ONLINE ORIGINAL: Selling Fuel Via the Web

Julie Valvo remembers vividly the first online sale of fuel oil by a venture launched last season by Wilcox Energy, a company in Westbrook, Conn., where she is sales and marketing manager.

“When we got our first order it was exciting,” she says. A customer called, wanting oil delivered, but was not interested in service. “I sent them to the website and they registered and ordered,” Valvo says. Now a second season of online selling is approaching, and the company hopes there will be “significant growth” for, Valvo says. Based on the experiences of some dealers who have a longer record of selling fuel oil online, Valvo and Wilcox Energy may have good reason for optimism.

Five-and-a-half years ago Fuel Services, South Hadley, Mass., set up an online sales operation called Pay Less for Oil ( “to increase cash flow,” says Christopher Chase, executive vice president for Fuel Services. “That was the main reason back then,” Chase recalls, adding, “We struggled in year one.” But business has boomed since then. “We grew quite fast,” Chase says. “We’ve been up forty percent year by year.” The company serves western Massachusetts and north-central Connecticut. “Our e-commerce business keeps growing and growing and growing,” Chase says. “We have fourteen thousand-plus customers. That’s from zero in five and a half years.”

Today, Pay Less for Oil has three customer service representatives assigned to handle the online business, Chase says. “I had to hire more drivers,” he reports. “It’s been very successful. It’s a positive cash flow business. Even with warm winters our gallons continue to grow.”

Chase and Valvo were two of four dealers participating in a panel discussion, “The Impact of eCommerce on My Business,” at the New England Fuel Institute Expo in June in Worcester, Mass. The other dealers were Nick Scata, owner and president of Tower Energy, Plainville Oil Co., Simply Heating Oil, and Northeast Energy Co.—the four companies are based in Plainville, Conn.—and Chris Grey, vice president of Bonded Oil Co. and, Paramus, N.J. Moderating the panel was John Vrabel, a co-developer of Energy Engine, a company in Stroudsburg, Pa., that markets an e-commerce system to fuel dealers. Vrabel asked the dealers why they decided to venture into online sales, how they did it and how it was going.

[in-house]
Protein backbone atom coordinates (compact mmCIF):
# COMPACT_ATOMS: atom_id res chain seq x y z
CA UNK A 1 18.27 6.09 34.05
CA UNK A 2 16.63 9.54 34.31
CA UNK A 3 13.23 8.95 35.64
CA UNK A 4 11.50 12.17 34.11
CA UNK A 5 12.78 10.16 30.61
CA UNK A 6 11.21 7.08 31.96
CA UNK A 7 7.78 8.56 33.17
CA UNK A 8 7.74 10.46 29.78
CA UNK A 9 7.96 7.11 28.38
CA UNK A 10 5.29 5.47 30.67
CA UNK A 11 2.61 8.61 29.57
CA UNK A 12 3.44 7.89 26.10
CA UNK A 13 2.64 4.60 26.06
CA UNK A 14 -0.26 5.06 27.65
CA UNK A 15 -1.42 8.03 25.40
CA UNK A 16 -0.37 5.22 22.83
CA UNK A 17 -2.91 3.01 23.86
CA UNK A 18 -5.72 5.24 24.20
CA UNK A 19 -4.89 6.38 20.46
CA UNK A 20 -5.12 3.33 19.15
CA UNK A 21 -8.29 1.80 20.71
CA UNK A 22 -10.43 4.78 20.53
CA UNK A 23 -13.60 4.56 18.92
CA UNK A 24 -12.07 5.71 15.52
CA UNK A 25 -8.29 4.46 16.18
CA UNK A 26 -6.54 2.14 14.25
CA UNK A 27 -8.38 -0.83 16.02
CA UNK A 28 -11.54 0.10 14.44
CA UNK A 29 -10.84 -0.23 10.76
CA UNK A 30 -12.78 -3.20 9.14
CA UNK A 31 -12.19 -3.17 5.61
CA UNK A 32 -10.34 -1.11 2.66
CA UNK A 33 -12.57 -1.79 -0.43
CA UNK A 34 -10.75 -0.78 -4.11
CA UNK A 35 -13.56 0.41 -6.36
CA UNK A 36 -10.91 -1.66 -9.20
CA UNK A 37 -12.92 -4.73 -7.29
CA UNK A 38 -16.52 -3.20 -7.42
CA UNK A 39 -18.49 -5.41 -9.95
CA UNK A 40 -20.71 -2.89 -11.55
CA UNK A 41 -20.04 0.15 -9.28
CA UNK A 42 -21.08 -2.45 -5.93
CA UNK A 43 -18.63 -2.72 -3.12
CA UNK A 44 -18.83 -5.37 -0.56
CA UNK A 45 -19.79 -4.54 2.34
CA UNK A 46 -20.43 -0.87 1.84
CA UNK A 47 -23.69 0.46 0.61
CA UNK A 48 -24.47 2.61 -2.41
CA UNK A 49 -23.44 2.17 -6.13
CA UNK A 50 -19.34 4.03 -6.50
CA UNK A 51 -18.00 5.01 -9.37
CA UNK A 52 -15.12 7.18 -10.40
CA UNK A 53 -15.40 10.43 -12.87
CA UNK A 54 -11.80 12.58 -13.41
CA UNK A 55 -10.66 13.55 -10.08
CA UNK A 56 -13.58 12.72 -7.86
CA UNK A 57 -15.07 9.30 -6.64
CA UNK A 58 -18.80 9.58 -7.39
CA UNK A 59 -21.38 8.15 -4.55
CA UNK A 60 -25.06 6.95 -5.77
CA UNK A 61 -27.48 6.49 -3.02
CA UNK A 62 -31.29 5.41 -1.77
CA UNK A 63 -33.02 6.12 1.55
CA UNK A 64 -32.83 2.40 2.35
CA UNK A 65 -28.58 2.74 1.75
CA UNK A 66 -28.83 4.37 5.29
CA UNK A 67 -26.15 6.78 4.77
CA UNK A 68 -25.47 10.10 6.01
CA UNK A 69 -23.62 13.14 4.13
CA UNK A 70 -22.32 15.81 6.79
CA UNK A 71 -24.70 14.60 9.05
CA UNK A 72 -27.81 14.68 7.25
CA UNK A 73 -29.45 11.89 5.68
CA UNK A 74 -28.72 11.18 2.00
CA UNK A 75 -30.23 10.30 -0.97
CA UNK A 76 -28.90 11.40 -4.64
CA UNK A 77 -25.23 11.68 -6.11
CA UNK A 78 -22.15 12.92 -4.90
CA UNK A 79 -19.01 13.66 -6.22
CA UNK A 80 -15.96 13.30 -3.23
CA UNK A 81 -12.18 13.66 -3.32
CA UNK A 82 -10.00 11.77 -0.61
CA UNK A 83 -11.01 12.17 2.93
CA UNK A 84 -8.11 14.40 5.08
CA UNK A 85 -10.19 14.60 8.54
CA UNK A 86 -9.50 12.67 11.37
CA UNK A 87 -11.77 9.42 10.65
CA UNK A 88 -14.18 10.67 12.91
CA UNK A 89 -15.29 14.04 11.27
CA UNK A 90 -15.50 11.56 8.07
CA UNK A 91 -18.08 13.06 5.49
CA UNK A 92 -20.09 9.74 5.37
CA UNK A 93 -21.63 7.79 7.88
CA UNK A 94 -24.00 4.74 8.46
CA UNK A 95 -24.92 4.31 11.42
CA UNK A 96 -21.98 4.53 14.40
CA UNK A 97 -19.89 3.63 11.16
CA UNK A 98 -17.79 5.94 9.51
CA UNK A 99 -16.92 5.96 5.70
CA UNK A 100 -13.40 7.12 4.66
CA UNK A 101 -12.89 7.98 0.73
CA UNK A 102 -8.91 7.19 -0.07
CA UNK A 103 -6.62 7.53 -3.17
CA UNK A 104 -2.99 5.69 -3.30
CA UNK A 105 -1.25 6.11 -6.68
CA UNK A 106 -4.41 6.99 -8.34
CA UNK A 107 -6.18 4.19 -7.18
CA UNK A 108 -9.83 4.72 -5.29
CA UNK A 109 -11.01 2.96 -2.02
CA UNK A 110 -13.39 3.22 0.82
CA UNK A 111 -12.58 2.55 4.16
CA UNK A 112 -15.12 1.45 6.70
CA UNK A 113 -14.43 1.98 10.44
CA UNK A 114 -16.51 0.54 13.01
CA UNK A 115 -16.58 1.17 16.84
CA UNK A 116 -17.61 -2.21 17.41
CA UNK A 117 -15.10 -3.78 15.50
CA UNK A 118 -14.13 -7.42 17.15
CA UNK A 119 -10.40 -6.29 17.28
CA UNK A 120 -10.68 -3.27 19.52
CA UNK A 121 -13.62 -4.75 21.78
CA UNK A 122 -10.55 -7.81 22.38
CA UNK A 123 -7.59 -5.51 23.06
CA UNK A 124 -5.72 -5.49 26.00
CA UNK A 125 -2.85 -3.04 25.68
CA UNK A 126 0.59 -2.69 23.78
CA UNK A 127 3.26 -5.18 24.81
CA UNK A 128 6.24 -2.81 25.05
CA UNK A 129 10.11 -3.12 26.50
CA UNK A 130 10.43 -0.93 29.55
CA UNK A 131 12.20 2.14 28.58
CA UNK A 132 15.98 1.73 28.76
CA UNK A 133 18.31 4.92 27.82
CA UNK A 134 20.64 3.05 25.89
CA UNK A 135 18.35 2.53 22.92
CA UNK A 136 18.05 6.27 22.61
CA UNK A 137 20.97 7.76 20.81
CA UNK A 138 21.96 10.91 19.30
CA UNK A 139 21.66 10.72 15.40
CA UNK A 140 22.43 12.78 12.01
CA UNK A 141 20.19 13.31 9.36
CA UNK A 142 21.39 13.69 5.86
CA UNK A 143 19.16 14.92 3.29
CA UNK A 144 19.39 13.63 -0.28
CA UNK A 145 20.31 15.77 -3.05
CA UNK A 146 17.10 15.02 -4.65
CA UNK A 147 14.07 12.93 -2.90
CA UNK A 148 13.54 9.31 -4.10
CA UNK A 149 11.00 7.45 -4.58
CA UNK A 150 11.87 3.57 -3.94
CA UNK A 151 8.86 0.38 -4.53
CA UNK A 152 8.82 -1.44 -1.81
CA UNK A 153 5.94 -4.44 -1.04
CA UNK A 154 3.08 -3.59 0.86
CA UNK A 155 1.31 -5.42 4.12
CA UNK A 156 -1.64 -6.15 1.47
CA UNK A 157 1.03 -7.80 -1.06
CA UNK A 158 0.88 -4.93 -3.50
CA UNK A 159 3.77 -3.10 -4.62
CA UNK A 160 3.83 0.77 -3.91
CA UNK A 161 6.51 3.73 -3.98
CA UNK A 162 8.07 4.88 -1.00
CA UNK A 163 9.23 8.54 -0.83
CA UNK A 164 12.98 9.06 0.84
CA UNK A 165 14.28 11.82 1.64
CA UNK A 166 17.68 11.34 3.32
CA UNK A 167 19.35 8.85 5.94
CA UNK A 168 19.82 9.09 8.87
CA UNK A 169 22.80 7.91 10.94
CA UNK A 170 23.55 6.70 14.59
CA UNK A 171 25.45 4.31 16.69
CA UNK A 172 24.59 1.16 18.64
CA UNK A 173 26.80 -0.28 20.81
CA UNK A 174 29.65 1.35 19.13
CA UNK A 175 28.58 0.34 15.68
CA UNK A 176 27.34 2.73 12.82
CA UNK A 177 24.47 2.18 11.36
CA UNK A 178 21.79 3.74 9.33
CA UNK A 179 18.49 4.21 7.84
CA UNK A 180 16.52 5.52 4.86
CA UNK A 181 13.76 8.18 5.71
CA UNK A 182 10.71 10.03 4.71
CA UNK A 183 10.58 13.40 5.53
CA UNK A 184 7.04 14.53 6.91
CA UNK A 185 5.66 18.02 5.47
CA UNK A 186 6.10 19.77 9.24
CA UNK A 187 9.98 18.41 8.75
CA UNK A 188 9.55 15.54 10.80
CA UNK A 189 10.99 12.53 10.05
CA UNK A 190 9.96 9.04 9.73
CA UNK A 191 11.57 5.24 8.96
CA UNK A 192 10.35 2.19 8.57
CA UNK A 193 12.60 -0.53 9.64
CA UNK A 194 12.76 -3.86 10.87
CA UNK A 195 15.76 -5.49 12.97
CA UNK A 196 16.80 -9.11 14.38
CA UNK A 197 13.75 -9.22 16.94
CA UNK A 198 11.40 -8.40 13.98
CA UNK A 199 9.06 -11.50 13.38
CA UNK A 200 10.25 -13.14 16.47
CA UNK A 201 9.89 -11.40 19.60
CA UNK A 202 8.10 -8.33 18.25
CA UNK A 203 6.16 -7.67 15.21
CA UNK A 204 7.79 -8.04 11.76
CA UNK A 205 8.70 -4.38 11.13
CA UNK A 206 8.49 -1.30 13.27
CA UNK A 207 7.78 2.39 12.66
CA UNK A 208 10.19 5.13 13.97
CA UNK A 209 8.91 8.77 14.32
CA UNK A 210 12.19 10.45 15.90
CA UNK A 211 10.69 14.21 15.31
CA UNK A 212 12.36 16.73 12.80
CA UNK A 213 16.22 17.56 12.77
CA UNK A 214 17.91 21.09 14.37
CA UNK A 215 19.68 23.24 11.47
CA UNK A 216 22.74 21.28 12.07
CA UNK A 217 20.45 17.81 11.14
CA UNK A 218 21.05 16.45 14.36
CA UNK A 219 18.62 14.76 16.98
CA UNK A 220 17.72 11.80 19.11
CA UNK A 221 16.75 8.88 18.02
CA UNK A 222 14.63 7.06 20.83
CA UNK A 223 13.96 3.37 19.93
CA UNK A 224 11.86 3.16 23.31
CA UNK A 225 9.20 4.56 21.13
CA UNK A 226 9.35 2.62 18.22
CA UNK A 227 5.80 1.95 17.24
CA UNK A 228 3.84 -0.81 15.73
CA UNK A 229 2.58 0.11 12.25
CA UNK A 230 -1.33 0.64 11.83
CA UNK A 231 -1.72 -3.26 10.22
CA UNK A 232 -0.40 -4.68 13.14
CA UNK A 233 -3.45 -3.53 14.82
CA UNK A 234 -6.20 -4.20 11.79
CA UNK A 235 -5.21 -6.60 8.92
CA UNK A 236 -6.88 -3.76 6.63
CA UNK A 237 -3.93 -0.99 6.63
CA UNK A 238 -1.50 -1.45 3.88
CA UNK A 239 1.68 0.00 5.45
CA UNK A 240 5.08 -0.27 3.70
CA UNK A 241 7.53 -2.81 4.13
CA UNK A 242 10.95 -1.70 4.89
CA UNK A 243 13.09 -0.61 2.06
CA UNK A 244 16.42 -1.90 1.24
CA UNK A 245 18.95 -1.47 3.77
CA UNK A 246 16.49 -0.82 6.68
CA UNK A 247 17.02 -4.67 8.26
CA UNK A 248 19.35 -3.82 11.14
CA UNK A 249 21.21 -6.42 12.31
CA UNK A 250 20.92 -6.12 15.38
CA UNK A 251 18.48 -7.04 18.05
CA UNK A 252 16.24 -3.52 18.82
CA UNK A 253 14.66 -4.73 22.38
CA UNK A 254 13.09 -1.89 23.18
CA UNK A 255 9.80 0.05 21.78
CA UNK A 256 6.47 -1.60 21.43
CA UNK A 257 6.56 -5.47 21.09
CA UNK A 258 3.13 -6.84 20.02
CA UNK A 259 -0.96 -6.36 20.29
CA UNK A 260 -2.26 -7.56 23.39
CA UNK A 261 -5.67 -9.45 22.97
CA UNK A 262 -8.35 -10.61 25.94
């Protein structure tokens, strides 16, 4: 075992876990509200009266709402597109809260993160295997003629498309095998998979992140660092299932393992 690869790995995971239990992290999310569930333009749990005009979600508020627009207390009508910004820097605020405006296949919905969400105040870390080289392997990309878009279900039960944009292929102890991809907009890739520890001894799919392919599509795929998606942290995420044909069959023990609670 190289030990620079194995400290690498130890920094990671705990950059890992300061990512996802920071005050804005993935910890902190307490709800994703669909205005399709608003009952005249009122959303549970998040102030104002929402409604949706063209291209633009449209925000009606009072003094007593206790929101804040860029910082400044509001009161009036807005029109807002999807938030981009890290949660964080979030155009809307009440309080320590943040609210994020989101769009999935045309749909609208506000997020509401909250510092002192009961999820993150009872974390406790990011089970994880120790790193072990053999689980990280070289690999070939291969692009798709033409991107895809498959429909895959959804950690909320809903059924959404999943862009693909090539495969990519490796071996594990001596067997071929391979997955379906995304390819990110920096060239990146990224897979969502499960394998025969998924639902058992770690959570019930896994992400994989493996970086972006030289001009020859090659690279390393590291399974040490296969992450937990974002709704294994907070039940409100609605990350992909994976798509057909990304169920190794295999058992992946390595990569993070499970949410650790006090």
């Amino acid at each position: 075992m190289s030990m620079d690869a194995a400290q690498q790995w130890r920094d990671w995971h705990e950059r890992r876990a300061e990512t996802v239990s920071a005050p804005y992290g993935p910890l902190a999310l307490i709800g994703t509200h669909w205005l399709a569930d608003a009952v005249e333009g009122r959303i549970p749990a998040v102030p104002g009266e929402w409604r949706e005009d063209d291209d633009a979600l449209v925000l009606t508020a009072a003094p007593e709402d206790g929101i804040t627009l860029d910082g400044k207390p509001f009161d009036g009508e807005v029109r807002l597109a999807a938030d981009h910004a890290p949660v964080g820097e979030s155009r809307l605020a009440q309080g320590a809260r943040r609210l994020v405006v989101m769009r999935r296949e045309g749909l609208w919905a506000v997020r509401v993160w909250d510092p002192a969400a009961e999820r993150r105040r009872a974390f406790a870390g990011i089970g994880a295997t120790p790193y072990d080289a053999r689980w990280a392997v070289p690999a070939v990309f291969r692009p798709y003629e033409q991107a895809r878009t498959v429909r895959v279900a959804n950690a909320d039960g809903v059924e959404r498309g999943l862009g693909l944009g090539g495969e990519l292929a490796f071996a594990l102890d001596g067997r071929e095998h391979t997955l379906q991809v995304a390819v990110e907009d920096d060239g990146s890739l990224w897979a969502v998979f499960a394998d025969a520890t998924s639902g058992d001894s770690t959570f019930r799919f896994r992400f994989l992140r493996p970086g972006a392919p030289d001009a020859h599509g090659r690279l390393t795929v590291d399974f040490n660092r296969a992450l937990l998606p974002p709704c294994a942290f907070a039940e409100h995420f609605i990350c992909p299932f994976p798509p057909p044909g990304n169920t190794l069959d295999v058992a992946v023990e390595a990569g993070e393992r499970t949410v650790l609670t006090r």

Marketers create a different identity online, to draw different customers and move more gallons.

Under its original, longstanding name, Wilcox Fuel was a traditional full-service company. It serves some 4,000 customers in Connecticut shoreline communities within a 20-mile radius of its base in Westbrook, Valvo says. The company name was changed to Wilcox Energy a few years ago to reflect diversification into biofuel and propane. But the dealer faced increased competition from new companies during the past couple of years, Valvo says, and was receiving calls from customers cancelling their accounts. Service and loyalty “don’t mean as much” as they used to, she says. “The consumer is changing. Full-service is stagnant.” The company began considering an online venture to appeal to customers who prefer to buy via the Web, using smartphones, tablets, laptops or personal computers.

Many such customers share purchasing traits, the dealers say. One of the dominant characteristics: “They don’t want to talk to anyone,” Valvo says. “They want to be in control. They want to get what they want, when they want it.”  While “Millenials”—people who reached young adulthood in the early 2000s—are certainly part of that group, age isn’t the only marker. The group includes people who are struggling financially and people who are wealthy, Valvo says. “The new demographic is anyone who has heating oil,” she says.